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Politics & Government

Stories about politics and government actions

Coming soon to a city near you: U.S. Space Command? Sterling Heights in Macomb County is working on a proposal to become the new home of the United States Space Command headquarters. The agency will oversee Space Force, a new independent branch of the military established late last year. 

Sterling Heights already has a number of defense contractors working in the city, including BAE Systems and General Dynamics, whose headquarters are located in the city. Mayor Michael Taylor says that is evidence that the city is well equipped for this new opportunity.

steve carmody / Michigan Radio

A new study finds police unions have made more than $1 million in political contributions to Michigan politicians and political action committees during the past decade.

The Michigan Campaign Finance Network (MCFN) says 112 of the 147 current Michigan legislators have received donations from a police union in the last 10 years.

steve carmody / Michigan Radio

Expect to see people collecting signatures soon on a petition to repeal the Michigan law that's given Governor Gretchen Whitmer broad emergency powers during the COVID-19 pandemic.

The Board of State Canvassers approved language for the petition Monday.

wood gavel in front of book
sergign / Adobe Stock

A federal judge has dismissed a legal challenge to Michigan’s voter-approved commission to draw new district lines for legislative and congressional seats.

Elizabeth Battiste is with the Voters Not Politicians campaign. She says lawsuits to block the commission have failed at every level so far. And that means recruiting people to sit on the commission will continue.

sign that says "DEFEND DACA"
Flickr user Harrie van Veen https://creativecommons.org/licenses/by/2.0/

A nonprofit is offering free help to immigrants who need to renew their application for the federal deferred action program.

The U.S. Supreme Court decided in June not to strike down the program, known as DACA.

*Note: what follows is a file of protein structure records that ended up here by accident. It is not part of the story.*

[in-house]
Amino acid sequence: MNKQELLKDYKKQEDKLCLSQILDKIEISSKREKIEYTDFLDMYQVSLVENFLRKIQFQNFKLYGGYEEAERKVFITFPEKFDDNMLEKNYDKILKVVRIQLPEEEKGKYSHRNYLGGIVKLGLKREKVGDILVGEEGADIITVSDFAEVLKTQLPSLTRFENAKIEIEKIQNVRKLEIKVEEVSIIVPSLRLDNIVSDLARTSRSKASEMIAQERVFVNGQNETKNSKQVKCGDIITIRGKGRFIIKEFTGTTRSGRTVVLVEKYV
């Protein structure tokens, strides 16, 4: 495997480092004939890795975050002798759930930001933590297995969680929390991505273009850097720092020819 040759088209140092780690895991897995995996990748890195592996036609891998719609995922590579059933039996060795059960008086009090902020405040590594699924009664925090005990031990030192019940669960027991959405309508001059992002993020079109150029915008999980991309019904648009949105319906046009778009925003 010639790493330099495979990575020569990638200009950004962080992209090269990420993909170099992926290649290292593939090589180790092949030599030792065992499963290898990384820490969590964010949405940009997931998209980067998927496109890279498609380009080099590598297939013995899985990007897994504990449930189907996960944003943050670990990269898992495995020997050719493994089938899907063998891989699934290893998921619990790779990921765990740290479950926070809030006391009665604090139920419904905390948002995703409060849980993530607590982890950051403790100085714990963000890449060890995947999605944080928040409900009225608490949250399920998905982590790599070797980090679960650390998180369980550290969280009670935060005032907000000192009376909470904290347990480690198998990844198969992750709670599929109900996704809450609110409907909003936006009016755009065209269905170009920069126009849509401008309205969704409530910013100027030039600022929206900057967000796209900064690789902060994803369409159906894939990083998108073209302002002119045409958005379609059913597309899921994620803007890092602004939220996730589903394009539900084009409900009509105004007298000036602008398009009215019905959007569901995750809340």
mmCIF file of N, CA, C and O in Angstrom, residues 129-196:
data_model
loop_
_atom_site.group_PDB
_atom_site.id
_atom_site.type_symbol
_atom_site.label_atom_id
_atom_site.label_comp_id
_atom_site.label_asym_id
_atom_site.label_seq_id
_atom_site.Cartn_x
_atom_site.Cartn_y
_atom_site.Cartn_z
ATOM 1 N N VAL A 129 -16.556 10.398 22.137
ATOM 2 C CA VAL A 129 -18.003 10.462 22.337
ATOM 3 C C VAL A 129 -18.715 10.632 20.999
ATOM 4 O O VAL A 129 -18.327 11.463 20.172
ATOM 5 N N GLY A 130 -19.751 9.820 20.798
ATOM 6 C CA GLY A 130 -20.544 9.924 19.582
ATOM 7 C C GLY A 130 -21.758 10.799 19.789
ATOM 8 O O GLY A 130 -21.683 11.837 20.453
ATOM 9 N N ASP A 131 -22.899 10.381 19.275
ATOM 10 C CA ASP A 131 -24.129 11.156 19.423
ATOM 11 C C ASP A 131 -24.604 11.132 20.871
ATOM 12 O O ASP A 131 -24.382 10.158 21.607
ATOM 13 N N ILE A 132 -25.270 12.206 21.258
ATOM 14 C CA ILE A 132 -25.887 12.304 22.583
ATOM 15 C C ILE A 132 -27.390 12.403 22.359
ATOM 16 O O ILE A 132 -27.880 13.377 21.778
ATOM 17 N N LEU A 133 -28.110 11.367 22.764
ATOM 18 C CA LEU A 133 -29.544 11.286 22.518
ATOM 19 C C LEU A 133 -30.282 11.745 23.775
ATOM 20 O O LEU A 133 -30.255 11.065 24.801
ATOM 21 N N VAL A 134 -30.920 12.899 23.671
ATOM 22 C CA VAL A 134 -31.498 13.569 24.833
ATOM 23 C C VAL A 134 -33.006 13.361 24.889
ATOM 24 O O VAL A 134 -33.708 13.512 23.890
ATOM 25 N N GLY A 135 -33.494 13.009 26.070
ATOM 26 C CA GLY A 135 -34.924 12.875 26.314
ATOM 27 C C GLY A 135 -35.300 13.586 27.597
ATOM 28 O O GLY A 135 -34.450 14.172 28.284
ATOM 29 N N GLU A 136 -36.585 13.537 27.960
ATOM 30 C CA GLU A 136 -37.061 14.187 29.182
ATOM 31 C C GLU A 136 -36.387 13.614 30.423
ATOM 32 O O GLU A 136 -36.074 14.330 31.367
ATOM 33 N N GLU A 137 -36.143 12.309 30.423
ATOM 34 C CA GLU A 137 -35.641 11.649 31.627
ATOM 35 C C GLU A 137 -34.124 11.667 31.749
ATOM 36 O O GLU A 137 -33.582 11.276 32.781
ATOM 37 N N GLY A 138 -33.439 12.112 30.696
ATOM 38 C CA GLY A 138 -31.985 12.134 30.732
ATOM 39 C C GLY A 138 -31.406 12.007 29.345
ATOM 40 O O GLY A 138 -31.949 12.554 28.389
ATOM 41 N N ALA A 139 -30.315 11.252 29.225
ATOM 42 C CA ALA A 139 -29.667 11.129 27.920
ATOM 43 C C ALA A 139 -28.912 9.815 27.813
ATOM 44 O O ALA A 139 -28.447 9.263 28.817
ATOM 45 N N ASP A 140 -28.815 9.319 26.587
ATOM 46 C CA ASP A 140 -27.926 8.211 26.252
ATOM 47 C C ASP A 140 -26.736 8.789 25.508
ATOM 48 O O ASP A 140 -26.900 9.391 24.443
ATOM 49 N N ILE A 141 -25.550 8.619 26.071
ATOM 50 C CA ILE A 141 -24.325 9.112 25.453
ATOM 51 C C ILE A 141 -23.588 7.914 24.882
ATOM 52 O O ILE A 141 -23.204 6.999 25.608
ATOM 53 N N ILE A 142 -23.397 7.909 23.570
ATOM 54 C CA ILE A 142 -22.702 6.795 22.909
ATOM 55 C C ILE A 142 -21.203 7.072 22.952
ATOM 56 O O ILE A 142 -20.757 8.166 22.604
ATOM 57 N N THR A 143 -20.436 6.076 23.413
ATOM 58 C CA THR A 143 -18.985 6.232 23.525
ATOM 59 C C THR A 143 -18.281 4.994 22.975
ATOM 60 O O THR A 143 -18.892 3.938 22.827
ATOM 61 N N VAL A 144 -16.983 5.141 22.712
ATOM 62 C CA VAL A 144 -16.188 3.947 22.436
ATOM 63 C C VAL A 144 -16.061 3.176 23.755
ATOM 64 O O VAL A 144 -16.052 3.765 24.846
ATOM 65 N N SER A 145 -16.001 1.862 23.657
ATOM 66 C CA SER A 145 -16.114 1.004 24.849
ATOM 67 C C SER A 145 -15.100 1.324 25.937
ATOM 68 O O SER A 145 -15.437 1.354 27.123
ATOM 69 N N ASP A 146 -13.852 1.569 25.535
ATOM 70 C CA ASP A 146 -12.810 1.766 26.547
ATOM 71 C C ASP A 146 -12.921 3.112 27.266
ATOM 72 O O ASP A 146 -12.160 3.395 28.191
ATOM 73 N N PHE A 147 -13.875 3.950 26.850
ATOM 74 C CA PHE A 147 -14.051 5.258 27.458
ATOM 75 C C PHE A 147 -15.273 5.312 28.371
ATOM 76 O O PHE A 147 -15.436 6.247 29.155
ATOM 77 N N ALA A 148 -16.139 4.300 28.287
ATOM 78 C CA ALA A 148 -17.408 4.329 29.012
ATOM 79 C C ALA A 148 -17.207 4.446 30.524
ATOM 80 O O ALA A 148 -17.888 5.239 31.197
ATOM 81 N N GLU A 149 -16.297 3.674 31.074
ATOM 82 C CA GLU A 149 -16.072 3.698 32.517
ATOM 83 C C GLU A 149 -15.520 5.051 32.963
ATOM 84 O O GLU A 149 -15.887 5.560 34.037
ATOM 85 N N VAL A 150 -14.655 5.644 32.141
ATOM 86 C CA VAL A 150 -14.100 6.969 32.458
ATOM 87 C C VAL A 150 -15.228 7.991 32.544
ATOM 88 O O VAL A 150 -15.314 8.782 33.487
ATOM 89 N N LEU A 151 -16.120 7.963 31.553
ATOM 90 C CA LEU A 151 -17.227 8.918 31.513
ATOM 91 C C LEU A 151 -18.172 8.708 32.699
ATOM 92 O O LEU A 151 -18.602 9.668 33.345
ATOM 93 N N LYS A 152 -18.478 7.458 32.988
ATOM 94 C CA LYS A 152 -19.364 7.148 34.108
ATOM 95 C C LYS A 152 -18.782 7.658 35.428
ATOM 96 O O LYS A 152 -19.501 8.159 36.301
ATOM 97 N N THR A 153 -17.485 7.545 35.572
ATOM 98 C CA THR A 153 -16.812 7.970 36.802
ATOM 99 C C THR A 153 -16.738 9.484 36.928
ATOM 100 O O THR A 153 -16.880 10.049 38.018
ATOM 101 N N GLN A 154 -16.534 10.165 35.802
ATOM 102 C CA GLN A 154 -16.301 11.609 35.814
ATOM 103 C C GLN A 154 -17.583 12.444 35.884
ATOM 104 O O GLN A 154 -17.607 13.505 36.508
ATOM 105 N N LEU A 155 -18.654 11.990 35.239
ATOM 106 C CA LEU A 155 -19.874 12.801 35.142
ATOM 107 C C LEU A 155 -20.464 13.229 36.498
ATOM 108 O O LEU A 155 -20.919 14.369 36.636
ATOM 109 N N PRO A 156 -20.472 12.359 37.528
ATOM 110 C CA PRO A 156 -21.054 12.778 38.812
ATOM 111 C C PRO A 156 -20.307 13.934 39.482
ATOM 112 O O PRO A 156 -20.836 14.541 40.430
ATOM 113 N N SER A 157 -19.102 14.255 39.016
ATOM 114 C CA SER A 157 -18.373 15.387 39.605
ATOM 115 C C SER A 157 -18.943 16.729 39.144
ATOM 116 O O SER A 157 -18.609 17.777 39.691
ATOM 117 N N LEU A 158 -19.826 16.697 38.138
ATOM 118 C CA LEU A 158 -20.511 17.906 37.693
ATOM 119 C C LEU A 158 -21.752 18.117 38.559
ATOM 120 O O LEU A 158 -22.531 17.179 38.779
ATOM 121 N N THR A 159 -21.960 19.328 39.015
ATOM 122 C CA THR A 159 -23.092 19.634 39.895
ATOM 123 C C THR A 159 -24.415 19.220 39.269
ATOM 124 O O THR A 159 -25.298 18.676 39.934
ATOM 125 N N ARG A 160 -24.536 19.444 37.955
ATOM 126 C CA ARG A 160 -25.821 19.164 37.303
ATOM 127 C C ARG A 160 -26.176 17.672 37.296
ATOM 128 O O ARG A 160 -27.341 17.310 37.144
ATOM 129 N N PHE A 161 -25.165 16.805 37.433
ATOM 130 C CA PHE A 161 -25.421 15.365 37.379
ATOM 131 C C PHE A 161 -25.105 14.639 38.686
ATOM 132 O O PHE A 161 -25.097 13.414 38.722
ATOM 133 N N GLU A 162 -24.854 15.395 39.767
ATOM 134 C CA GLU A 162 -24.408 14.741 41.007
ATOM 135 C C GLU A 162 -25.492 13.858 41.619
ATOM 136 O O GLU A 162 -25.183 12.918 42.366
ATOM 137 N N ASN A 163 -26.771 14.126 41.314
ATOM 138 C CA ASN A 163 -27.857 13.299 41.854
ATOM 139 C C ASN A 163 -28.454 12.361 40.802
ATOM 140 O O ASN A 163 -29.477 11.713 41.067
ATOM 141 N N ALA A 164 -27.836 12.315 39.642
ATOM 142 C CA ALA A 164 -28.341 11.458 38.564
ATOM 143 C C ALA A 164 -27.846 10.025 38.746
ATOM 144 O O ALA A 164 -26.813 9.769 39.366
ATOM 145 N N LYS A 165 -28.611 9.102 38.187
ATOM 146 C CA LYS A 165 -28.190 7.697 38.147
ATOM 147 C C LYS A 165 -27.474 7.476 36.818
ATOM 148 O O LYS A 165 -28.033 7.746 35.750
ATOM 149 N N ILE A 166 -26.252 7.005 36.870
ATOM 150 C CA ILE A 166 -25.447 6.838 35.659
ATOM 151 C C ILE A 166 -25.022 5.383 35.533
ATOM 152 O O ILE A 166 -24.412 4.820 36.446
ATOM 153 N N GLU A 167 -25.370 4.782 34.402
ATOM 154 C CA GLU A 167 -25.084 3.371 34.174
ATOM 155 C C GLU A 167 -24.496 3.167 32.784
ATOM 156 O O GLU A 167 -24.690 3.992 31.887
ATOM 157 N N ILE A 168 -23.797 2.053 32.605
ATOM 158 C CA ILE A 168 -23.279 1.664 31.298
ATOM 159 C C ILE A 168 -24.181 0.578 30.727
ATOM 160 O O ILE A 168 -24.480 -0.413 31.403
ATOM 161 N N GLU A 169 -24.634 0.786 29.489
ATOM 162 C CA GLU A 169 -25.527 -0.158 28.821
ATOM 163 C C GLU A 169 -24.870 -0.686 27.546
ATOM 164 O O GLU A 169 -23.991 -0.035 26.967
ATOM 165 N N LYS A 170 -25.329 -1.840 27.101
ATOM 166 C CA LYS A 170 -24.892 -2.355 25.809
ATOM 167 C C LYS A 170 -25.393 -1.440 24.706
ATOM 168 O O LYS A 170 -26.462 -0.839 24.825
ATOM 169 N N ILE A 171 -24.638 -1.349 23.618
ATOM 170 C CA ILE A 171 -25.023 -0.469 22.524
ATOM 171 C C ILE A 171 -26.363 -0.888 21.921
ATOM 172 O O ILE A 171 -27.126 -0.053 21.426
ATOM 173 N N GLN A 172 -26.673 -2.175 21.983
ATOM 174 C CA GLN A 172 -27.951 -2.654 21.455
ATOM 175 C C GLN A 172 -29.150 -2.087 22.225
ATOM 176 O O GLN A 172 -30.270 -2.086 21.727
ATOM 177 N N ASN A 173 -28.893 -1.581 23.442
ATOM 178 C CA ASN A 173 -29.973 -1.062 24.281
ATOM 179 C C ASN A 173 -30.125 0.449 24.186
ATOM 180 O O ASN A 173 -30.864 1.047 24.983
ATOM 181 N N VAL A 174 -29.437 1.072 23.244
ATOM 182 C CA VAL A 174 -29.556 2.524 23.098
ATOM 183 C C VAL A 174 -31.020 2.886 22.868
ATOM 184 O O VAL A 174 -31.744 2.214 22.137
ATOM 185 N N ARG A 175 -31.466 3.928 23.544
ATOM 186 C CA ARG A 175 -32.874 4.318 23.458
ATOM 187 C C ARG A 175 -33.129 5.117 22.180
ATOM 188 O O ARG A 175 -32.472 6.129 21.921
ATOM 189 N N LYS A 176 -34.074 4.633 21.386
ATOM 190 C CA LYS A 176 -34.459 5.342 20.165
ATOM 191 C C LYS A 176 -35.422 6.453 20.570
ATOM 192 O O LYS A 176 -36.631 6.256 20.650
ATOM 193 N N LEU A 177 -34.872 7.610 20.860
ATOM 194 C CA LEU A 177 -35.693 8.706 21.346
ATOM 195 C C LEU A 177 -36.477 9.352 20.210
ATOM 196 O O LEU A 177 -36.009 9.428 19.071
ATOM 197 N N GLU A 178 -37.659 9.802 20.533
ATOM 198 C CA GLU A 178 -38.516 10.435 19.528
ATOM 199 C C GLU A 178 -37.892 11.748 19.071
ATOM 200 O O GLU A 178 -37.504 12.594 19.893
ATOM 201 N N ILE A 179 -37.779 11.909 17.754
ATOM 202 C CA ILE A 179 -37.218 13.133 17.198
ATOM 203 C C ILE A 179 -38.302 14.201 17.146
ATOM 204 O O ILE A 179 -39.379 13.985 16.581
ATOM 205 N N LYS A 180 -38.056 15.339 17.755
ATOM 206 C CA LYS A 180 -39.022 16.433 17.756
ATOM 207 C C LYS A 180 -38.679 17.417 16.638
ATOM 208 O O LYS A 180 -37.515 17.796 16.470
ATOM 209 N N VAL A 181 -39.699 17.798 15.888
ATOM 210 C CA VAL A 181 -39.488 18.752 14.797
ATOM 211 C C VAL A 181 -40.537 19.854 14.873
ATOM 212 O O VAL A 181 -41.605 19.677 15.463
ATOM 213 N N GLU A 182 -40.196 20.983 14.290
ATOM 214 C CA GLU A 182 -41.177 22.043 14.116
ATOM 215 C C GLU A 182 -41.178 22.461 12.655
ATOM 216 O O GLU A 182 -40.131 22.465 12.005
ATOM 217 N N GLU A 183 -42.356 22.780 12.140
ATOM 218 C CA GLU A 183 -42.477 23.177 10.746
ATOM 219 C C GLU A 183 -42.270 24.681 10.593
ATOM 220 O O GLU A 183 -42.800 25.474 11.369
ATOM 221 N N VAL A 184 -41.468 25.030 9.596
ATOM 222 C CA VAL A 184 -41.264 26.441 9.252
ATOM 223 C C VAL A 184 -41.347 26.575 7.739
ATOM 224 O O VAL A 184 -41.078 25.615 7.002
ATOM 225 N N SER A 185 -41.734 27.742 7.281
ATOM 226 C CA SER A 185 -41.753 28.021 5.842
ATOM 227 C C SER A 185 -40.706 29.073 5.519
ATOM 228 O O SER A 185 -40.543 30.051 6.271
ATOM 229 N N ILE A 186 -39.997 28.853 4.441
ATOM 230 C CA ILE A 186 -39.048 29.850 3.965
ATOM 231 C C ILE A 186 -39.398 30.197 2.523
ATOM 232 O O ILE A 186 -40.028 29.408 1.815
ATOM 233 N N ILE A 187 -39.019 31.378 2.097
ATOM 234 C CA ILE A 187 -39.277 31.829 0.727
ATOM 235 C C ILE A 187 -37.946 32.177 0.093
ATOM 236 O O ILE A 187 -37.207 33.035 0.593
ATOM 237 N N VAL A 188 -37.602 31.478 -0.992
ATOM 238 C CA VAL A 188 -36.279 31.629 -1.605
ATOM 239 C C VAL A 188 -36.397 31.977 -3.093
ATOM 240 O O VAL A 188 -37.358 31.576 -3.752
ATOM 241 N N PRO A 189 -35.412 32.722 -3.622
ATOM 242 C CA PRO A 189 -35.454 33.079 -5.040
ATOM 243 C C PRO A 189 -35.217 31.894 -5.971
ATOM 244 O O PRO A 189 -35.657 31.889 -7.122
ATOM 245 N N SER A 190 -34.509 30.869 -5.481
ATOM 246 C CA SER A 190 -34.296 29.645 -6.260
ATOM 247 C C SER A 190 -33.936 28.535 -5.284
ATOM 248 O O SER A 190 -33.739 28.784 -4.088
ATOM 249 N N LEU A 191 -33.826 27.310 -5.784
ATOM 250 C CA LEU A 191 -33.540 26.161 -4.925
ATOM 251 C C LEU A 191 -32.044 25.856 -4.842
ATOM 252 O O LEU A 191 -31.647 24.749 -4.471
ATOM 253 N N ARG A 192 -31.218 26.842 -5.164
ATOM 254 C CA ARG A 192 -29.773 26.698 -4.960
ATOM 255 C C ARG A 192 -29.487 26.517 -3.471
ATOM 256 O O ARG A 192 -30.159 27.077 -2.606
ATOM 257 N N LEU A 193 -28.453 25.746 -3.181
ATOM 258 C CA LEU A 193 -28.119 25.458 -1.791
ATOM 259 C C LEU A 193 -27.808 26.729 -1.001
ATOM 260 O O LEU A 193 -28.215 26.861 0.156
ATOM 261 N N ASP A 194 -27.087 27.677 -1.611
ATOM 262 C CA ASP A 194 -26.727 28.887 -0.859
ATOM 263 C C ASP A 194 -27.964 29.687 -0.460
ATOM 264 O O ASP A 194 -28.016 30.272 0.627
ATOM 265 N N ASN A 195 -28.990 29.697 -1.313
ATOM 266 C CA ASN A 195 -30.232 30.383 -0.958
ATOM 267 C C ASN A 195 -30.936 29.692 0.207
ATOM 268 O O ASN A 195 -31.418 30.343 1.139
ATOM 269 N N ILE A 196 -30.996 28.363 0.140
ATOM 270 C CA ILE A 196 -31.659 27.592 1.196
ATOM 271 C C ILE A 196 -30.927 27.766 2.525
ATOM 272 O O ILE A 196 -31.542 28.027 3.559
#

But recipients still need to renew their status every two years.

steve carmody / Michigan Radio

Many Michigan voters plan to stay home for the August primary, but they're still planning to vote.

Clerks around the state have already received more than 1.3 million absentee ballot applications. That's a million more ballots than were requested a month before the 2016 August primary.

Sarah Brown / Unsplash

A new law takes effect Wednesday that allows drivers to opt out of personal injury coverage in their auto insurance.

Drivers still have to carry liability coverage -- but now can choose how much medical coverage to buy.

Before now, state law required insurers to provide unlimited medical benefits if someone was injured in a crash.

The U.S. Capitol
user kulshrax / creative commons

Governor Gretchen Whitmer and the Legislature’s Republican leaders say they’ve reached a deal to bridge a $2.2 billion budget deficit in the current fiscal year. The revenue loss is due to the economic impact of the coronavirus crisis.             

The deal bridges most of the shortfall with only three months left in the current fiscal year. It calls for a freeze on new hiring and staff promotions. The state will also pull $350 million from its Budget Stabilization Fund. This would be the first time in six years the state’s raided the fund informally dubbed the “rainy day” savings account.

steve carmody / Michigan Radio

Michigan election officials are encouraging voters to cast absentee ballots to reduce their potential exposure to COVID-19. 

But flooding last month has complicated those efforts in Midland County.  

The May 19 flood damaged or destroyed hundreds of homes and businesses. More than 10,000 people were forced to evacuate. Some Midland county residents are still living in campers, tents or with friends and relatives.

steve carmody / Michigan Radio

A statue of a confederate soldier was the focus of a large protest Saturday in west Michigan.

The protest was largely peaceful, with a few heated exchanges between those for and against the confederate statue in the Allendale park.

Critics’ chants of “take it down” were countered by supporters chanting “U-S-A.”